One small aside: I strongly suspect that central banks and sovereign funds are responsible for the upward blip in demand for US equities in the middle of 2007. It wasn’t just SAFE either. There was a lot of pressure on all central banks to increase returns on their dollar reserves back when the dollar was falling. Central banks also wanted to show that there was no need to set up a separate sovereign fund to manage equity investments …

The overall result of the crisis hasn’t been a rise in demand for US assets so much as a large contraction in all flows. The impact of the collapse in foreign demand for US risk assets (corporate bonds, equities) though has been offset by a collapse in US demand for foreign assets. I stripped out known official purchases from the data, but no doubt the data still is influenced by the increase in the official sector’s risk appetite in 2006 and 2007.

It may not be financial deglobalization, but it certainly is a major slowdown in financial globalization.

Krugman believes European economic and financial integration got ahead of European political integration. The same probably can be said of global financial integration.

12 Comments

  • Posted by jonathan

    Probably? Master of understatement?

    How can a global system work if information is hidden by important players, meaning not institutions that skirt reporting requirements but locales that market themselves through secrecy? You’ve described – in summary form – how British laws seem to have obscured important information about the extent to which foreign banks relied on short-term dollar financing and how that may have been a crucial component in literally freezing the credit markets through a dollar shortage when Lehman collapsed.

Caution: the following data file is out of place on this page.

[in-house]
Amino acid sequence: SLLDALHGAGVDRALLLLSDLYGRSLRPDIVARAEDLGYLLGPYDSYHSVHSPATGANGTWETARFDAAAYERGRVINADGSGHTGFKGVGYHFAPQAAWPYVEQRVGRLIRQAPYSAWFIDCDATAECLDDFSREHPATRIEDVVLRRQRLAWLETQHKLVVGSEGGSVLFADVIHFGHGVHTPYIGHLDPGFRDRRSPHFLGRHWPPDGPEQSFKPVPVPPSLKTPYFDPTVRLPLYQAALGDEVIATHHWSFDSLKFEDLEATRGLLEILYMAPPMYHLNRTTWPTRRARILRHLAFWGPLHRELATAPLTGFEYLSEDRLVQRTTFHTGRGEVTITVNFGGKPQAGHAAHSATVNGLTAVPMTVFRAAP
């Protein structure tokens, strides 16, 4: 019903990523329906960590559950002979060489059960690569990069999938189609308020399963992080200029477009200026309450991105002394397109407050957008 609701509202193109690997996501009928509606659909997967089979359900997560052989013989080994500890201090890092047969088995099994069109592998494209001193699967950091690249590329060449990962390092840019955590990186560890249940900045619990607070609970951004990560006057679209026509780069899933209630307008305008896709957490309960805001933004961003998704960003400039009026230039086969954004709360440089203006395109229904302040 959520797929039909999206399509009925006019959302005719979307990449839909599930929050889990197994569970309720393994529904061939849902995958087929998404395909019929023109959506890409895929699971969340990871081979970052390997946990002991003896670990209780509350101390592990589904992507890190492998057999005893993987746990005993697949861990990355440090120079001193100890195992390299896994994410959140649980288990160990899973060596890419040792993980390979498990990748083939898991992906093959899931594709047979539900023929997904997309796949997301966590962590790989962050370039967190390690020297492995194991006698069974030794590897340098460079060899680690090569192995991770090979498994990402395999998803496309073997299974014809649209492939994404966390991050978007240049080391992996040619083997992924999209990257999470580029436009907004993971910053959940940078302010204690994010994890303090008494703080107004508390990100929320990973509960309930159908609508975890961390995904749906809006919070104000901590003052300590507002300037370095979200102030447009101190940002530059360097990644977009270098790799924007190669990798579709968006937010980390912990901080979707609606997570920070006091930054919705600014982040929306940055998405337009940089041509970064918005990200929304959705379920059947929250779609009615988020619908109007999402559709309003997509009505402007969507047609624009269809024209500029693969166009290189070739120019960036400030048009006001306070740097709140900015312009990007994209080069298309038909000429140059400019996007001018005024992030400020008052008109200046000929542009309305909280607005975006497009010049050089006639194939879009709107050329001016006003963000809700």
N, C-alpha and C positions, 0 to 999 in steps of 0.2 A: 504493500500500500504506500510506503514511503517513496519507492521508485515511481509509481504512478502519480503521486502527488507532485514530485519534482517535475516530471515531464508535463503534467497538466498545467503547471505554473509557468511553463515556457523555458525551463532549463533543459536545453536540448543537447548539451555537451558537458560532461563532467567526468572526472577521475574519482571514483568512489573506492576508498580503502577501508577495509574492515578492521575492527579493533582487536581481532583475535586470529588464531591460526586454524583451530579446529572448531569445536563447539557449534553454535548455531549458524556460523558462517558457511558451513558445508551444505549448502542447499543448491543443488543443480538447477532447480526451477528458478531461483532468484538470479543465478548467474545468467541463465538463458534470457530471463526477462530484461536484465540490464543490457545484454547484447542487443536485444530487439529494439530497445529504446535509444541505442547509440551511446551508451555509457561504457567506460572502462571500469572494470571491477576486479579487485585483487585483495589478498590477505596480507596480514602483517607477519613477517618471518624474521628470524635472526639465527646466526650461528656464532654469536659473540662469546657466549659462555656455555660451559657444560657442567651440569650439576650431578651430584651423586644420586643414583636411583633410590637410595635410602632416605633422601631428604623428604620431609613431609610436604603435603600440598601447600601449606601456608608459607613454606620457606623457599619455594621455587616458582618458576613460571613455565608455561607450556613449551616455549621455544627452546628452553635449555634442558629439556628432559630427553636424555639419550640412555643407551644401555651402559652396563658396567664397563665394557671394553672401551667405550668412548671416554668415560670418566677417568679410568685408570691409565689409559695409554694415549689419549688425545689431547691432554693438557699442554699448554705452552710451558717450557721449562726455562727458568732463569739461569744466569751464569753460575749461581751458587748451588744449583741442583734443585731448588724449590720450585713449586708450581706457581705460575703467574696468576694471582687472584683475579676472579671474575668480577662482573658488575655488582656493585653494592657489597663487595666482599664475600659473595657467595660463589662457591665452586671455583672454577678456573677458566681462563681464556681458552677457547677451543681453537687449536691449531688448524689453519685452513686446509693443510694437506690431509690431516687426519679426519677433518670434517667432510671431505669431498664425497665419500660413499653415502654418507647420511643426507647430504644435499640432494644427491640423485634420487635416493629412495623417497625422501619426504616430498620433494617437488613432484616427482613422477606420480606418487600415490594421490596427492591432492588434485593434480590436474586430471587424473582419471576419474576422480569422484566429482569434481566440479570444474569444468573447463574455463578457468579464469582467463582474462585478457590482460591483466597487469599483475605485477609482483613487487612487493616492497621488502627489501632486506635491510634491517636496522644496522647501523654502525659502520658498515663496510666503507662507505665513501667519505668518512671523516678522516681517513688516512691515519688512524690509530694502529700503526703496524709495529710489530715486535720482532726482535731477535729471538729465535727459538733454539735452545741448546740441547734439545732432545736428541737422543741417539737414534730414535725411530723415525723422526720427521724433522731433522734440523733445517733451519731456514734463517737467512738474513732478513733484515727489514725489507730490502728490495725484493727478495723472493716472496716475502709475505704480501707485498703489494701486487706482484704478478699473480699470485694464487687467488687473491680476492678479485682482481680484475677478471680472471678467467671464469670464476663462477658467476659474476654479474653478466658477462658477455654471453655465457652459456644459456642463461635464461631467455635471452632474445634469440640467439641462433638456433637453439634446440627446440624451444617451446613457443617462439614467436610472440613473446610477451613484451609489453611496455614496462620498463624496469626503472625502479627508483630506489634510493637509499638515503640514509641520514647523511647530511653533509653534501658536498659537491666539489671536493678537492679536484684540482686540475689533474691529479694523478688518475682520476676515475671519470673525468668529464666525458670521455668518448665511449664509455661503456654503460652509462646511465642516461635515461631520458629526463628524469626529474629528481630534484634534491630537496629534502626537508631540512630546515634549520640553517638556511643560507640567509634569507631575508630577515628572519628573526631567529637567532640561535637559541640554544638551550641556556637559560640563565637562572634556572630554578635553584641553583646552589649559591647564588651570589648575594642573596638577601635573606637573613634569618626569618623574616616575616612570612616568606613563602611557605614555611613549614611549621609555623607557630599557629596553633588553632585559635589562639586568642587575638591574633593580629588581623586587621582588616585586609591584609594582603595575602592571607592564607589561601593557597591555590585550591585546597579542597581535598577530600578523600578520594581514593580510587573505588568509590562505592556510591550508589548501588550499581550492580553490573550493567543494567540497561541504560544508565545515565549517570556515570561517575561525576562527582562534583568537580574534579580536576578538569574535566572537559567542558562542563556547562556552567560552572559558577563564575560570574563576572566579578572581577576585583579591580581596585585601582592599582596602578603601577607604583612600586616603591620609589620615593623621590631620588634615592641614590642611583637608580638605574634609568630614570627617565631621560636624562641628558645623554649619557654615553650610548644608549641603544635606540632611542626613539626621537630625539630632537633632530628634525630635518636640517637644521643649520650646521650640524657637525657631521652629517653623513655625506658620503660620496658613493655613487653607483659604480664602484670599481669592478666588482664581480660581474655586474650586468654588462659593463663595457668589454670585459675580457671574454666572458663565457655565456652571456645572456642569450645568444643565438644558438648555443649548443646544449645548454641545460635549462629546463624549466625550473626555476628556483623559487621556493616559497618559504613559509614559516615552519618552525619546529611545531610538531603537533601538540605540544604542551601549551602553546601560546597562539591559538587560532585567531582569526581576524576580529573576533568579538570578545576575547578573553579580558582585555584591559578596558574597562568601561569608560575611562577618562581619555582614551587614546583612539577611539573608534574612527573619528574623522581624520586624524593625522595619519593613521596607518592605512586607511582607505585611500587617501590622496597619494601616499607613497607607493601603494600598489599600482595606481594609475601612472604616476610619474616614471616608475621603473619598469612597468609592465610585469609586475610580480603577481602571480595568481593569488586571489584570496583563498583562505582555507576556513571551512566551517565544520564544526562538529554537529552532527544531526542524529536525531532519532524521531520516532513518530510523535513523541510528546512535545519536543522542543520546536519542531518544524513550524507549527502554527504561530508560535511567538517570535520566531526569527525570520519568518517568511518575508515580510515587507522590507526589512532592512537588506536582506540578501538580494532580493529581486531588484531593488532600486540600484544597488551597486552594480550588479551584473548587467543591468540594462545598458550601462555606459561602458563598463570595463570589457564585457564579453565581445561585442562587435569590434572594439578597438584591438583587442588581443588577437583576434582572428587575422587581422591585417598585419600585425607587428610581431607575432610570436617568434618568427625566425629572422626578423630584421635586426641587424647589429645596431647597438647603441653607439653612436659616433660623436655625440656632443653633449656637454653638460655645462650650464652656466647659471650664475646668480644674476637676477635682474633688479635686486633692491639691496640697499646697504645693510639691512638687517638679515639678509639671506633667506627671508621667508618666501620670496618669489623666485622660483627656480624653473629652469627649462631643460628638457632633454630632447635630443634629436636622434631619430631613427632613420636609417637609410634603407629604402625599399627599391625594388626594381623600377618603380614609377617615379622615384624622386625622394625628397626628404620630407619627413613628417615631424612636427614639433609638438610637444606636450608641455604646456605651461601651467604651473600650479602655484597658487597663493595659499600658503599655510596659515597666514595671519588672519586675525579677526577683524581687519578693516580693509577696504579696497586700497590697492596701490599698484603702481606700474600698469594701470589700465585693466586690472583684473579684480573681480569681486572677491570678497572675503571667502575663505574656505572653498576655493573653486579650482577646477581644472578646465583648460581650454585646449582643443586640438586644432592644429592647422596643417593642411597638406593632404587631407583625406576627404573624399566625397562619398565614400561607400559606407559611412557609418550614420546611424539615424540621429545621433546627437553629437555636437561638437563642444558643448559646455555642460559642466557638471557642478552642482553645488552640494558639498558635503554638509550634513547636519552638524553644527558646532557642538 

On a related (maybe) topic, I’ve been wondering about the costs versus the benefits of these secrecy laws. Example: the Caribbean hosts many institutions and yet they haven’t garnered much in real economic development while even the apparent cost of just the scams run through there seems much higher than any justifiable benefits. Sure, London has prospered through hiding capital flows but at what cost now to Britain and, of course, to the world?

  • Posted by john jansen

    Brad,

    great piece.

    Thanks.

    JJJ

  • Posted by MakeMeTreasurySecretary

    Great reporting and analysis, as usual, Dr. Setser.

    But why the gloomy “TIC January data was a disaster” statement? Disaster is when a building collapses or when a drought burns the crops. To be sure, money flows matter to the economy and they matter to individuals (some win and some lose with every move). But money flowing out of a country that does not really have any productive use for it (30% of the capacity being underutilized) is not a “disaster” in any objective sense of the word. I might call it “interesting”, “exciting”, or even “rational”.

  • Posted by bsetser

    make me treasury secretary — i guess I am a prisoner to my training; large capital outflows from a country with a current account deficit are considered something of a potential warning sign among balance of payments geeks.

    Jonathan — my friend Dr. Roubini prefers overstatement; I like understatement. Glad you noticed.

  • Posted by Pascal

    I can’t get it. How could $150bn. net outflow exist? Does not net capital outflow require current account surplus?
    What offsets this outlflow?

  • Posted by Indian Investor

    @Pascal: As I’ve discussed several times before at this blog, trade surplus and deficit isn’t directly connected with capital flows. A trade deficit can weaken the currency, and there can be a capital outflow in addition. Trade flows affect the exchange rate, and a central bank intervention to peg the exchange rate will lead to global capital flows associated with trade flows. Brad Setser doesn’t accept this reasoning, though, so you just have to keep wondering,I guess.